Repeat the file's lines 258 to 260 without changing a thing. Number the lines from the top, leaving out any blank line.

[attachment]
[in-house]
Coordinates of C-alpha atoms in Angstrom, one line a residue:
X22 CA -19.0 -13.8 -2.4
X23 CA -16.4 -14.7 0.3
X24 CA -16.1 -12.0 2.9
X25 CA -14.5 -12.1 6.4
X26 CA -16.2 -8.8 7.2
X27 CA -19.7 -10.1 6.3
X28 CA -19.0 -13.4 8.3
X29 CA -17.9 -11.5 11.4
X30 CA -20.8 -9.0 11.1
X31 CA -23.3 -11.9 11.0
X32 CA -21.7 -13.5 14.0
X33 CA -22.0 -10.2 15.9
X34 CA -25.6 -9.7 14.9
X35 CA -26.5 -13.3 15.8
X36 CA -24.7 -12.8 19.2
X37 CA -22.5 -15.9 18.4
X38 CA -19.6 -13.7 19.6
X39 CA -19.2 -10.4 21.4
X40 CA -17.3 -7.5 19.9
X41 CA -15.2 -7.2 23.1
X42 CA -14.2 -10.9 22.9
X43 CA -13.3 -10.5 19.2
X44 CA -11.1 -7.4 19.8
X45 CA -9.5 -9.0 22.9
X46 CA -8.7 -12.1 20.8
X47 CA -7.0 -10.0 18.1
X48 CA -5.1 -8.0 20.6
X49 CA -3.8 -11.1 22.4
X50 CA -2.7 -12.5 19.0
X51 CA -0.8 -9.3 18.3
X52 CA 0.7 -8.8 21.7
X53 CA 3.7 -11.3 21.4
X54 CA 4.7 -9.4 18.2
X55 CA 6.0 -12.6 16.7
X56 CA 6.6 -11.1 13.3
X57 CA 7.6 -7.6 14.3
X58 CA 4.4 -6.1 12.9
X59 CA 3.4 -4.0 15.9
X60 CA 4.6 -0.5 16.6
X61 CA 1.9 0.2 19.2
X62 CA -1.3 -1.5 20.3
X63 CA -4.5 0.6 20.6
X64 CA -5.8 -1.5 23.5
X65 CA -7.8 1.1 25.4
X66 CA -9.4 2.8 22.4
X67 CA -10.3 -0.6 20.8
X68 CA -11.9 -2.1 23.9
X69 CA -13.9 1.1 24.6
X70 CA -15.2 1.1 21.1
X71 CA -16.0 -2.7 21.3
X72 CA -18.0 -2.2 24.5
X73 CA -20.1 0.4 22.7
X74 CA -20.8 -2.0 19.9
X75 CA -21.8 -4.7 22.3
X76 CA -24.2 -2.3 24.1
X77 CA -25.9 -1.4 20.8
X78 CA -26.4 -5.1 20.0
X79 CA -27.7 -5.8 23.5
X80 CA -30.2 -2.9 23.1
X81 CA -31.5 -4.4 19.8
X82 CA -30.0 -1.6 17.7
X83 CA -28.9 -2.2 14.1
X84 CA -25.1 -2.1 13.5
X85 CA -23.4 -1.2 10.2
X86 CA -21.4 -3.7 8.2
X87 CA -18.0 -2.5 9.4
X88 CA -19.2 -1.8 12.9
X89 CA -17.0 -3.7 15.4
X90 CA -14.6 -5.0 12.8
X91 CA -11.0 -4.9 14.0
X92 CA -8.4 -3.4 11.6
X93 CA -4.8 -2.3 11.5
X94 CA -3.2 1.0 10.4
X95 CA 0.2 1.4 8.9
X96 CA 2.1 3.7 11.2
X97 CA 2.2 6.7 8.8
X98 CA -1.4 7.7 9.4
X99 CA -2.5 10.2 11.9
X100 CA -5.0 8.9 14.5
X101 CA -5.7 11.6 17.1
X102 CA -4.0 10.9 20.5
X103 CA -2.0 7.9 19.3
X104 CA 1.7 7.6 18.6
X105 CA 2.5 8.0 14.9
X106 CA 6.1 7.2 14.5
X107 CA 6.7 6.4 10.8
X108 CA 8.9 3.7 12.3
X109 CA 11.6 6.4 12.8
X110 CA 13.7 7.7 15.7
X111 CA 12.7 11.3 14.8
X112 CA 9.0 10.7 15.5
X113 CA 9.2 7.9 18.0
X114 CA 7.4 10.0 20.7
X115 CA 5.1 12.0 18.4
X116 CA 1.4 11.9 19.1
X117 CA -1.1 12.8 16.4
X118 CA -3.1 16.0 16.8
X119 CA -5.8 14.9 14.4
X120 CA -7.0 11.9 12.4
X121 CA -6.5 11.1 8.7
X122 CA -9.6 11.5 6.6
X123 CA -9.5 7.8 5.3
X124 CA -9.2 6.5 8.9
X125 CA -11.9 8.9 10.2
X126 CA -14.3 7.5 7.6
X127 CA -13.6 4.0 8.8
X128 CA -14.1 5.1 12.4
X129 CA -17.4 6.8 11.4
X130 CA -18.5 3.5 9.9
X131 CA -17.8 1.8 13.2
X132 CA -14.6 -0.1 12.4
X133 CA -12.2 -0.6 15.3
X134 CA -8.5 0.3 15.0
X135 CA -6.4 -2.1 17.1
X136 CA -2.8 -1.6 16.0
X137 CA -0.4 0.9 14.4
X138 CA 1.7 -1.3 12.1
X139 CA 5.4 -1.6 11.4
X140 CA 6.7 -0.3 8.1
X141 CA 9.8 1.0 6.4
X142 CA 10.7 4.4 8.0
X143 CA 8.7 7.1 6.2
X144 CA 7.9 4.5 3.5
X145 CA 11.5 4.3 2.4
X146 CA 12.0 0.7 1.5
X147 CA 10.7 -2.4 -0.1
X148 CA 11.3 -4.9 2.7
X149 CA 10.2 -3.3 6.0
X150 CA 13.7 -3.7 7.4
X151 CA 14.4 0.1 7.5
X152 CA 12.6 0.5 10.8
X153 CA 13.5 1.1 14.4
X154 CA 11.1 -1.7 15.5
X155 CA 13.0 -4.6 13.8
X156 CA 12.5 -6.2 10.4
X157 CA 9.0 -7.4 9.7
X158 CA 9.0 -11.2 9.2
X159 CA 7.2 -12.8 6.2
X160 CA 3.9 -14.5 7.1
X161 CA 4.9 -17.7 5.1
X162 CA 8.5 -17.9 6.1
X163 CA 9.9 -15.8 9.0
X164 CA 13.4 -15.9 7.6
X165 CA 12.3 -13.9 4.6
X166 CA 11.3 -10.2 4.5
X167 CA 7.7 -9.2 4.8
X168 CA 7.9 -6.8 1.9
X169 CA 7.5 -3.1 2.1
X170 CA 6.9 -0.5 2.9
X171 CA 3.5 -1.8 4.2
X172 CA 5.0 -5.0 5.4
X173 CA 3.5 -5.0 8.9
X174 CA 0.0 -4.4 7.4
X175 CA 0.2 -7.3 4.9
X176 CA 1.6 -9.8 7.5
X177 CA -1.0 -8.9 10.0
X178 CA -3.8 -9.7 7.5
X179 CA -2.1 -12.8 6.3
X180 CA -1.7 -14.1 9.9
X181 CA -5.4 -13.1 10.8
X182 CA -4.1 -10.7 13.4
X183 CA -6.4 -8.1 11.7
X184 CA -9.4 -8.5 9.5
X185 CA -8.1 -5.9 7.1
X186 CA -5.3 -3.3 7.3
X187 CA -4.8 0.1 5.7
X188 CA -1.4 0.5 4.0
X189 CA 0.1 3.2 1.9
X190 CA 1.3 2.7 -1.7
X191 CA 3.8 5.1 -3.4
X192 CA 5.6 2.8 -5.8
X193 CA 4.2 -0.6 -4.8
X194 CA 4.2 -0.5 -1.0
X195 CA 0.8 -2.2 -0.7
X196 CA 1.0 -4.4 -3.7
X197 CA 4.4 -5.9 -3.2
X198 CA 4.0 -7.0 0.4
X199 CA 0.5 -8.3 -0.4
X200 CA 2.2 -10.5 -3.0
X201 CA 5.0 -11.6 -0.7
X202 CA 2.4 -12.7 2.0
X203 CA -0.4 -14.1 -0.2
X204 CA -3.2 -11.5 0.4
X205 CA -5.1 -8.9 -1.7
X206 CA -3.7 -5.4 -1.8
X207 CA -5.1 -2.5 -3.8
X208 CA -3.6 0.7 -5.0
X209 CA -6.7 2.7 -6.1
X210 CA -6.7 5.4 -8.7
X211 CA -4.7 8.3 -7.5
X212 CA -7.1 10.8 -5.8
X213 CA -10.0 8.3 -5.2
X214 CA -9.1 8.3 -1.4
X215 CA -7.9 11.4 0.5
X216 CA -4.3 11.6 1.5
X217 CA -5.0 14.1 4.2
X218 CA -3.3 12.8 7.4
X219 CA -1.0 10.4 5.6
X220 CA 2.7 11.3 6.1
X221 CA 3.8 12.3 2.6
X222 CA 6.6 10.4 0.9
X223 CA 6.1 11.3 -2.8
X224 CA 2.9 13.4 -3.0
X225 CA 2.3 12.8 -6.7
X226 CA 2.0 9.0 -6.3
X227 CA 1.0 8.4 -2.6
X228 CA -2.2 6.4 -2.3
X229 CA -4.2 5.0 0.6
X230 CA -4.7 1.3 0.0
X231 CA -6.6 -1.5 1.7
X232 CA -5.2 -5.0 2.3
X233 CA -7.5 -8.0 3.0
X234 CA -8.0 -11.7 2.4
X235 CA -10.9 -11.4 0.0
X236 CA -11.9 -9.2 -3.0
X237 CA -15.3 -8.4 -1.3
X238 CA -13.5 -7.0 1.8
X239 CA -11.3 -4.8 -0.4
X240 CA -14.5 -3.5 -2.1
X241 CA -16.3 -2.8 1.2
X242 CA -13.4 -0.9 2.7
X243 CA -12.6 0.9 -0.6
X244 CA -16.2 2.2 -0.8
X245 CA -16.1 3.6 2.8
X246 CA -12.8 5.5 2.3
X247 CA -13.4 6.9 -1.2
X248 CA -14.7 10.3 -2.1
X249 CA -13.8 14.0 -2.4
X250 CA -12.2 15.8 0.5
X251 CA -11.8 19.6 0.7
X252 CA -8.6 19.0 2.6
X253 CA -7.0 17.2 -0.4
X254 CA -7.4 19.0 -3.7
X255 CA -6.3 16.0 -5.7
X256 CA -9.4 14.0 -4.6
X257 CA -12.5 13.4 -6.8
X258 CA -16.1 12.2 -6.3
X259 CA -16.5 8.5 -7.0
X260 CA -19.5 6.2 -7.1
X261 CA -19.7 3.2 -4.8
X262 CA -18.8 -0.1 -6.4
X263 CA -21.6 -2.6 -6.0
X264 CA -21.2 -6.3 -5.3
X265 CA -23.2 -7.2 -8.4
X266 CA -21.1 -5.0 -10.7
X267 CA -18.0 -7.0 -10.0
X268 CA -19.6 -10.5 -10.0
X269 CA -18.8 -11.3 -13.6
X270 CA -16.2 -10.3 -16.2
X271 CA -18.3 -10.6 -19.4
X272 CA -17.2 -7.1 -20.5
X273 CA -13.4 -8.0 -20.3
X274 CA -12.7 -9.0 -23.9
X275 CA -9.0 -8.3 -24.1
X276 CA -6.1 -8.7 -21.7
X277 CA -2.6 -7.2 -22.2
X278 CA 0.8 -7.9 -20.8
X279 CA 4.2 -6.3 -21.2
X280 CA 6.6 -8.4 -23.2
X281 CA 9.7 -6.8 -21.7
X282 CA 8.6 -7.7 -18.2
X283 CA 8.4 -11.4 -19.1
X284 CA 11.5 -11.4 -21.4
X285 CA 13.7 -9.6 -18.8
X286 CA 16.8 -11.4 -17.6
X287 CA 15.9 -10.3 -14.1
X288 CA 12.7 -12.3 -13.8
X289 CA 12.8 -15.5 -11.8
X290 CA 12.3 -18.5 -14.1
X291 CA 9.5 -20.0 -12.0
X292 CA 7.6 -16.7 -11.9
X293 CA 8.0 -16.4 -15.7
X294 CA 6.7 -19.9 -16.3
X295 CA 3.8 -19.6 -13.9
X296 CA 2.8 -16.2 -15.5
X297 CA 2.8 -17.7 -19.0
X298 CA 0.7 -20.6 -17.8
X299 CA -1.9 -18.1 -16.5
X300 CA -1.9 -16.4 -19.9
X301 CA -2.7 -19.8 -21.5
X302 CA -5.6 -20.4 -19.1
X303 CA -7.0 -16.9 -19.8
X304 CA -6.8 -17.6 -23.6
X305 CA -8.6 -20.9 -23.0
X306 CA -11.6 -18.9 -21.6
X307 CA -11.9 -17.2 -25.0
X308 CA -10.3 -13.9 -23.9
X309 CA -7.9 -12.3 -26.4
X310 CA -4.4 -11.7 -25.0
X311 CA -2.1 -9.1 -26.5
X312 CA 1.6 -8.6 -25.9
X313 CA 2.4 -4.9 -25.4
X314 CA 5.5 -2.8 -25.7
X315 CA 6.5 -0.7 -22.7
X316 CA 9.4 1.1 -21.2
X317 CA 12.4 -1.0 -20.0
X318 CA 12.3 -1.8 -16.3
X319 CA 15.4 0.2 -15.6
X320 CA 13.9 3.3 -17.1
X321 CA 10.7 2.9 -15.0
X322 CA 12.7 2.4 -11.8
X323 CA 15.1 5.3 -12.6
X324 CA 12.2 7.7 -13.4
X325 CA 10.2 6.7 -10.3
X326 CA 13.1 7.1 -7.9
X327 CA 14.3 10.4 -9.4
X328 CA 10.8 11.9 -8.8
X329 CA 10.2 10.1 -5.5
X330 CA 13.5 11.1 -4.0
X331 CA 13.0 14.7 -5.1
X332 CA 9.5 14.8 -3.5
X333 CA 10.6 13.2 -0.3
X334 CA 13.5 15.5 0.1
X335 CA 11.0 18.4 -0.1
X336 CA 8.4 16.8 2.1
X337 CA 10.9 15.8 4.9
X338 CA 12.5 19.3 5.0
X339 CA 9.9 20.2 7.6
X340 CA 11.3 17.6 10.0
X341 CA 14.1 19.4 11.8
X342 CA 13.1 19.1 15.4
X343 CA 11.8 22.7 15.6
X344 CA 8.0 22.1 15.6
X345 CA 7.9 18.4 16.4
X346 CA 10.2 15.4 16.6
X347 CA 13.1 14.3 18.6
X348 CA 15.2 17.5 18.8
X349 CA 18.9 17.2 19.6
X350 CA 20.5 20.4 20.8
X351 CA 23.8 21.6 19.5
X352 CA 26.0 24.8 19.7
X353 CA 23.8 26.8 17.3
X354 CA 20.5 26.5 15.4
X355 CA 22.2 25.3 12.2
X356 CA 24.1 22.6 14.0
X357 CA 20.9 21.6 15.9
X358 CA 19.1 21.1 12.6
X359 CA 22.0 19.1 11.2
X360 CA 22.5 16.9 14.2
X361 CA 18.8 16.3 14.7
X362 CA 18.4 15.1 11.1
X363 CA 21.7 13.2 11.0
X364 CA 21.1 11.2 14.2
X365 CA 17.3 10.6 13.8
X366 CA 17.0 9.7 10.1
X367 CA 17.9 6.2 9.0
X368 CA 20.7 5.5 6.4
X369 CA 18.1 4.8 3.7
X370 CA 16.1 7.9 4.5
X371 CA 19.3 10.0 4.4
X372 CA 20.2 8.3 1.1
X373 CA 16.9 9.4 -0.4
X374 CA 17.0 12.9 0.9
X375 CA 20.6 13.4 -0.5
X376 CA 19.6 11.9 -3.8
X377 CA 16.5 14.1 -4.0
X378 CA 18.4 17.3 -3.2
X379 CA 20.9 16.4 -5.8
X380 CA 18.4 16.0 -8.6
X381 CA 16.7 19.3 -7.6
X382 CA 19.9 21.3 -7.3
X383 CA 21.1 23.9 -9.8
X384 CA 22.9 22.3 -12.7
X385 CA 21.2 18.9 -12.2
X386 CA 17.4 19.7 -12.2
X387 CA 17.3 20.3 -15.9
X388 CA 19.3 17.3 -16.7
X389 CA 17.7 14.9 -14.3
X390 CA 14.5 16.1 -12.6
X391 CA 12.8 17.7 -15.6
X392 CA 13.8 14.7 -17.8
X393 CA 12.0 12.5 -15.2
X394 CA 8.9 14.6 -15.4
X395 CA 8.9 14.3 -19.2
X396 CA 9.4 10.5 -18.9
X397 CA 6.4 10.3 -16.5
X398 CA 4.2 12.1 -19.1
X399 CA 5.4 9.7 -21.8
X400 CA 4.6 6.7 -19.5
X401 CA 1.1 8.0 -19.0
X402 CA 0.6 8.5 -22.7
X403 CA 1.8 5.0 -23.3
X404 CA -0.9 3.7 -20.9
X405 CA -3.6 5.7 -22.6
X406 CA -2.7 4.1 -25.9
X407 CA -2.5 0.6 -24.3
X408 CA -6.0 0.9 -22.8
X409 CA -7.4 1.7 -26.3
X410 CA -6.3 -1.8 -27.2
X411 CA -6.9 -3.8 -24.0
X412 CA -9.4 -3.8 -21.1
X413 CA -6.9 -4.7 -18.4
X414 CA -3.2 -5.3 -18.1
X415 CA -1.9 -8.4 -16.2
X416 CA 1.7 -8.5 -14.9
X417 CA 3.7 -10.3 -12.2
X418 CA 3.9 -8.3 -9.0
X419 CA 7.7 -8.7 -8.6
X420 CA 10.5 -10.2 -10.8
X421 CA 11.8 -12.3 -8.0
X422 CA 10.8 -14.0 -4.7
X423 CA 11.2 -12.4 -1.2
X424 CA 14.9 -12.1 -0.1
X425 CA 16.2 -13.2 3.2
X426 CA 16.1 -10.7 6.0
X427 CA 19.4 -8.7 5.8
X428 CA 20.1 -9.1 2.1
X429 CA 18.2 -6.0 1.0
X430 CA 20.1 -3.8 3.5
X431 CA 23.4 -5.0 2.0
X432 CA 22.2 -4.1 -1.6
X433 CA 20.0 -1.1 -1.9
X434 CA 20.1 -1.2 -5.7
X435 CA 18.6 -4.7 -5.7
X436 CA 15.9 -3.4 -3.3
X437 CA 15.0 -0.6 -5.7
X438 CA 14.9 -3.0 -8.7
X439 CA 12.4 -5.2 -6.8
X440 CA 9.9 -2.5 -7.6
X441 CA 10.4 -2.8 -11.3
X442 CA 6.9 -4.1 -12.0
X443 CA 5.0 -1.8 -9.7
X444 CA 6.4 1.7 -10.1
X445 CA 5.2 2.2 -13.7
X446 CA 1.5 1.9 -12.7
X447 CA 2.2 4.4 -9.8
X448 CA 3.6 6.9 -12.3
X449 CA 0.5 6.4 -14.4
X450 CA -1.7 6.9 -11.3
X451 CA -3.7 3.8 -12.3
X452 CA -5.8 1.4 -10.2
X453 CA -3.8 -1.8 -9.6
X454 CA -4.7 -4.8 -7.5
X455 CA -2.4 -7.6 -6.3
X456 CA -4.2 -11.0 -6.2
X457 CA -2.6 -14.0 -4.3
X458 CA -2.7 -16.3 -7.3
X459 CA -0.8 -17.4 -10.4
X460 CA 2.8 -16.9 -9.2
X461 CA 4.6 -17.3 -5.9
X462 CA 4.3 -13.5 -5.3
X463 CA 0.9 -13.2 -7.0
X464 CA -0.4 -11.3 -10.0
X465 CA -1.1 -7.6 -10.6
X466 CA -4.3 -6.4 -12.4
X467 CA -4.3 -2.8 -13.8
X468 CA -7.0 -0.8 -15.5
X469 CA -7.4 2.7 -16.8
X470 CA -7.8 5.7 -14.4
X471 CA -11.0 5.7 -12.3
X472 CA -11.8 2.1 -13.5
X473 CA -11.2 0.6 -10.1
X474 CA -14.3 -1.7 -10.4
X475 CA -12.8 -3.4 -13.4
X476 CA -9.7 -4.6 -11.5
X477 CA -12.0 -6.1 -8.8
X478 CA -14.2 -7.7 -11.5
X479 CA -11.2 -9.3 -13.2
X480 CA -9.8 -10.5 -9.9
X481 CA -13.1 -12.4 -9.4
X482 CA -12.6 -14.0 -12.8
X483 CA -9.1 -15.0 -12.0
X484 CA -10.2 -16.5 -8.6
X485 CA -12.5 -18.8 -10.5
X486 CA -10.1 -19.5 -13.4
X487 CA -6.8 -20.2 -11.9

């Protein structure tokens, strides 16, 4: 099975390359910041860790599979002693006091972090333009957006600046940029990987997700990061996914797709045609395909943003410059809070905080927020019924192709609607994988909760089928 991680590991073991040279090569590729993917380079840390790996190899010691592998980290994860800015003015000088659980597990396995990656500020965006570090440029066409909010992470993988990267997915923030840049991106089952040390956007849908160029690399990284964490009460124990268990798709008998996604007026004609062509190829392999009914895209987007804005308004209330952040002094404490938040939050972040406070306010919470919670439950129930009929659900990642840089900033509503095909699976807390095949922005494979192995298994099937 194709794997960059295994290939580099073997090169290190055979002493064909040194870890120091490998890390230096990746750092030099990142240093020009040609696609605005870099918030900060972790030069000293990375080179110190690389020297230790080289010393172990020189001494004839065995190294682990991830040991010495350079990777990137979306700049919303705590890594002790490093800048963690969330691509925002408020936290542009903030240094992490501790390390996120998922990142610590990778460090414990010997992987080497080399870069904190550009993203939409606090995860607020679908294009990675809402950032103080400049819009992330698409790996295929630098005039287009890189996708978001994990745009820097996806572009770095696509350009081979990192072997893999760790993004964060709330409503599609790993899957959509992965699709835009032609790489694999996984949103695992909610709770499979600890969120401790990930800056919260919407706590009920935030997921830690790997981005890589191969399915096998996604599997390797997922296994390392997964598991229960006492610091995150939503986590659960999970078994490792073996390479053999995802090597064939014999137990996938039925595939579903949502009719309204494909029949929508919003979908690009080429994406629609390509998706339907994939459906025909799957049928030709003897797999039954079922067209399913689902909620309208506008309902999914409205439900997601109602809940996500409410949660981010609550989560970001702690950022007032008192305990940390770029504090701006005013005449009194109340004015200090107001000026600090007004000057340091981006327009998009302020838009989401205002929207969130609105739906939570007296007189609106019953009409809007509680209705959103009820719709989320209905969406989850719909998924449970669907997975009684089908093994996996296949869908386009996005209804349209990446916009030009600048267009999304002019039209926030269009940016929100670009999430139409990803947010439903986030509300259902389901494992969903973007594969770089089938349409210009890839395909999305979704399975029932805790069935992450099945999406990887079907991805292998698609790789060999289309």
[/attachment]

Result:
X277 CA -2.6 -7.2 -22.2
X278 CA 0.8 -7.9 -20.8
X279 CA 4.2 -6.3 -21.2